Making Choices Replace each blank square in a grid by all possible numbers 1 to 9 for that square: 1 2 3 4 5 6 7 8 9 4 3 3 1 2 3 4 5 6 7 8 9 4 choices :: Grid Matrix [Char] 18 .

Collapsing Choices Transform a matrix of lists into a list of matrices by considering all combinations of choices: 1 2 4 3 1 2 1 3 4 1 1 3 4 2 2 3 4 1 2 3 4 2 collapse :: Matrix [a] [Matrix a] 19 .

collapse the resulting matrix. 20 .A Brute Force Solver solve :: Grid [Grid] solve = filter valid . then filter out the valid grids. choices Consider all possible choices for each blank square. collapse .

but impractical! 21 .Does It Work? The easy example has 51 blank squares. resulting in 951 grids to consider. which is a huge number: 4638397686588101979328150167890591454318967698009 > solve easy ERROR: out of memory Simple.

22 . Pruning such invalid choices before collapsing will considerably reduce the search space. an initial entry of 1 precludes another 1 in the same row. For example. column or box.Reducing The Search Space Many choices that are considered will conflict with entries provided in the initial grid.

Pruning Remove all choices that occur as single entries in the corresponding row. column or box: 1 1 3 1 2 4 3 4 1 3 2 4 3 4 prune :: Matrix [Char] Matrix [Char] 23 .

so it makes sense to iterate the pruning process: 1 3 2 4 3 4 24 .And Again Pruning may leave new single entries.

And Again Pruning may leave new single entries. so it makes sense to iterate the pruning process: 1 3 2 4 4 25 .

so it makes sense to iterate the pruning process: 1 3 2 4 26 .And Again Pruning may leave new single entries.

And Again Pruning may leave new single entries. 27 . so it makes sense to iterate the pruning process: 1 3 2 4 We have now reached a fixpoint of the pruning function.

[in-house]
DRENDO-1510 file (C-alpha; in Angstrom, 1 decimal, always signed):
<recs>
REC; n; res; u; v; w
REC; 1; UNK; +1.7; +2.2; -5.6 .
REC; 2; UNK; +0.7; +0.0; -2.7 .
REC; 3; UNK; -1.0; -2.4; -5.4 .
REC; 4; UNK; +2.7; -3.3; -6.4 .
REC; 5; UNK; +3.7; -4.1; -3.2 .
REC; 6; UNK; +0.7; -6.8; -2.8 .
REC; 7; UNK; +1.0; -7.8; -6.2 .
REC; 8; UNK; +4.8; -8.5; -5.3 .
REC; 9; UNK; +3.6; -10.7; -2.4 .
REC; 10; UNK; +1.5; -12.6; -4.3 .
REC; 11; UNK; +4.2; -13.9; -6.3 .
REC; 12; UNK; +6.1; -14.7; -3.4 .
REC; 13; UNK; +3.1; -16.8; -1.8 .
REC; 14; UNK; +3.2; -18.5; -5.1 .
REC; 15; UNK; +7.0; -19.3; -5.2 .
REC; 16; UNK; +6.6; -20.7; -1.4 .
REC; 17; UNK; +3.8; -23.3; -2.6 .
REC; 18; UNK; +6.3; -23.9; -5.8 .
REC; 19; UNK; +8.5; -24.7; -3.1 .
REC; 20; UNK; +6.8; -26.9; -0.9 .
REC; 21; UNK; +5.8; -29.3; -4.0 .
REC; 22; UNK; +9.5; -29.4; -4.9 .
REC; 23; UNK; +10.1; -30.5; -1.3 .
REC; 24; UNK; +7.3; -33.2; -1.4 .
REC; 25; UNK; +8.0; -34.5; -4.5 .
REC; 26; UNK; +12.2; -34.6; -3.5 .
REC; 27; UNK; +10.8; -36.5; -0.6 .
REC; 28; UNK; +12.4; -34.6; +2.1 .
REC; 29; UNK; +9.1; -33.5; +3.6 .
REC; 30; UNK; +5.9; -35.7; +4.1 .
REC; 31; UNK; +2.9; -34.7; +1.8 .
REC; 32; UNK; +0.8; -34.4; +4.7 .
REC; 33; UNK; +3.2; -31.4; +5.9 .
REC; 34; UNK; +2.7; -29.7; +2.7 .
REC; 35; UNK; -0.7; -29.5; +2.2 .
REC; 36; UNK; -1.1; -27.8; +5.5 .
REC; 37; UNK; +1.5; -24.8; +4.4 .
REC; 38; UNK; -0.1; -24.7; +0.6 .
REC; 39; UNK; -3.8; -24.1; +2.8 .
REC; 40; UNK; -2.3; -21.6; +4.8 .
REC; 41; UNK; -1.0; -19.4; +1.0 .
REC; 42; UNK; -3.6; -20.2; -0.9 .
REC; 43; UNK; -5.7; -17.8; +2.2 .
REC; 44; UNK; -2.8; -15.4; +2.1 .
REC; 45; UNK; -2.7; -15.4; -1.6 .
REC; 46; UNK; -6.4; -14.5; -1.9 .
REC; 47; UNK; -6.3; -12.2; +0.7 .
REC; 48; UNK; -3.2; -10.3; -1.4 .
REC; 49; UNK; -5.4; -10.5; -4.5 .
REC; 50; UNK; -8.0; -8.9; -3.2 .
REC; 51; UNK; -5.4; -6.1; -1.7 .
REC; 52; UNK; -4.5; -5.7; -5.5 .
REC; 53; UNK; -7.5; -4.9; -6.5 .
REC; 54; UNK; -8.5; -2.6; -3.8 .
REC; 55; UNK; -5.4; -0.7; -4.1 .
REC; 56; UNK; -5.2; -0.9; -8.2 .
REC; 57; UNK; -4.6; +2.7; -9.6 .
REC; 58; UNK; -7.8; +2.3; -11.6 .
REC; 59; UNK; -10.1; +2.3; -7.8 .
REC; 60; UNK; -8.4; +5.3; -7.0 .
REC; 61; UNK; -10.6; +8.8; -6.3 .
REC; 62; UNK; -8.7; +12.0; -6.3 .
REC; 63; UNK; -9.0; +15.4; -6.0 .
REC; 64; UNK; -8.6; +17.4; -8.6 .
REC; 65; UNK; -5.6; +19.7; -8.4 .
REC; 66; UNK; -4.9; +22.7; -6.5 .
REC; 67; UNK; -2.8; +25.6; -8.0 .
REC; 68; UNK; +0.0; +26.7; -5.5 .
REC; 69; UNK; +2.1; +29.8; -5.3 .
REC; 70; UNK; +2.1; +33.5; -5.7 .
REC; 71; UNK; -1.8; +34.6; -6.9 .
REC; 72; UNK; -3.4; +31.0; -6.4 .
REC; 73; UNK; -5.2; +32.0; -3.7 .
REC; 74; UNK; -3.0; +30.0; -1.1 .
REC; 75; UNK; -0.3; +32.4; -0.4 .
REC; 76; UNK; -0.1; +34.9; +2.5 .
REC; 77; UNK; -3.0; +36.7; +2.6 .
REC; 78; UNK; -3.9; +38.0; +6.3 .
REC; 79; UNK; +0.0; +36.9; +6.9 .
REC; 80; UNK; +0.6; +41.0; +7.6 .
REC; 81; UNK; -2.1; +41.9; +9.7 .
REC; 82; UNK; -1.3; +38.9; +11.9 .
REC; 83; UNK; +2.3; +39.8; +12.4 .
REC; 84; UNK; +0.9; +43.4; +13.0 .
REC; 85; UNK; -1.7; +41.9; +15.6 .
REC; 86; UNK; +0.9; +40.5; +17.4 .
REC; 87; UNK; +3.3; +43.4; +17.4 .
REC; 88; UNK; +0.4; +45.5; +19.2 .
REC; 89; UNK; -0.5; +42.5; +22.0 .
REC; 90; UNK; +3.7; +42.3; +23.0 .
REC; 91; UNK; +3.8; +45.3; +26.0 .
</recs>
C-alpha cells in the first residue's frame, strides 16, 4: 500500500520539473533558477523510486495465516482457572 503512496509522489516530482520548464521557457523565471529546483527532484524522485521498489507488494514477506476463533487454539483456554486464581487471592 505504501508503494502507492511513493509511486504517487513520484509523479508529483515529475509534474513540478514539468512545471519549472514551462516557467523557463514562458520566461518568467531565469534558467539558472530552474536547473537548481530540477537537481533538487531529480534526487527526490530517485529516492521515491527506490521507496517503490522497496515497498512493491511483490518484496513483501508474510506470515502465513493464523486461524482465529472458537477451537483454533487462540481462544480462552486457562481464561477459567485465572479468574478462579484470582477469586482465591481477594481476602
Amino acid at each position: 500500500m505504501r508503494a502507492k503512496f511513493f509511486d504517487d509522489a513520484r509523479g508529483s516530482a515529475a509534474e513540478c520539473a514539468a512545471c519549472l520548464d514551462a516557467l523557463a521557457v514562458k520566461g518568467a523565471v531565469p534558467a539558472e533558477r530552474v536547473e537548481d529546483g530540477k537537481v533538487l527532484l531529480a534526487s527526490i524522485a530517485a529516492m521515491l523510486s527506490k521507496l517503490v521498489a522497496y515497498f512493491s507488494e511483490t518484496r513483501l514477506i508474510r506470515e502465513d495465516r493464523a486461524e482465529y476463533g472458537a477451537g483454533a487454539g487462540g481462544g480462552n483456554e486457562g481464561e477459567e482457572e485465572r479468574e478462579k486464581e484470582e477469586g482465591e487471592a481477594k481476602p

An Improved Solver solve’ :: Grid [Grid] solve’ = filter valid . choices For the easy example. collapse . fix prune . the pruning process alone is enough to completely solve the puzzle: Terminates instantly! 28 > solve’ easy .

pruning leaves around 381 grids to consider.But… For a gentle example. which is still a huge number: 443426488243037769948249630619149892803 > solve' gentle No solution after two hours .we need to think further! 29 .

Discarding these bad choices is the key to obtaining an efficient Sudoku solver.Reducing The Search Space After pruning there may still be many choices that can never lead to a solution. But such bad choices will be duplicated many times during the collapsing process. 30 .

Blocked Matrices Let us say that a matrix is blocked if some square has no choices left. column. or if some row.a blocked matrix can never lead to a solution. 31 . or box has a duplicated single choice: 1 3 4 1 2 1 3 Key idea .

Expanding One Choice Transform a matrix of lists into a list of matrices by expanding the first square with choices: 1 2 4 3 1 2 1 4 3 1 2 2 4 3 1 2 expand :: Matrix [a] [Matrix [a]] 32 .

Our Final Solver solve’’ :: Grid [Grid] solve’’ = search . choices search :: Matrix search m | blocked m = | complete m = | otherwise = [Char] [Grid] [] collapse m [g | m' expand m . prune . g search (prune m')] 33 .

This program can now solve any newspaper Sudoku puzzle in an instant! 34 .Notes Using fix prune rather than prune makes the program run slower in this case. because they are guaranteed to be valid by construction. No need to filter out valid grids.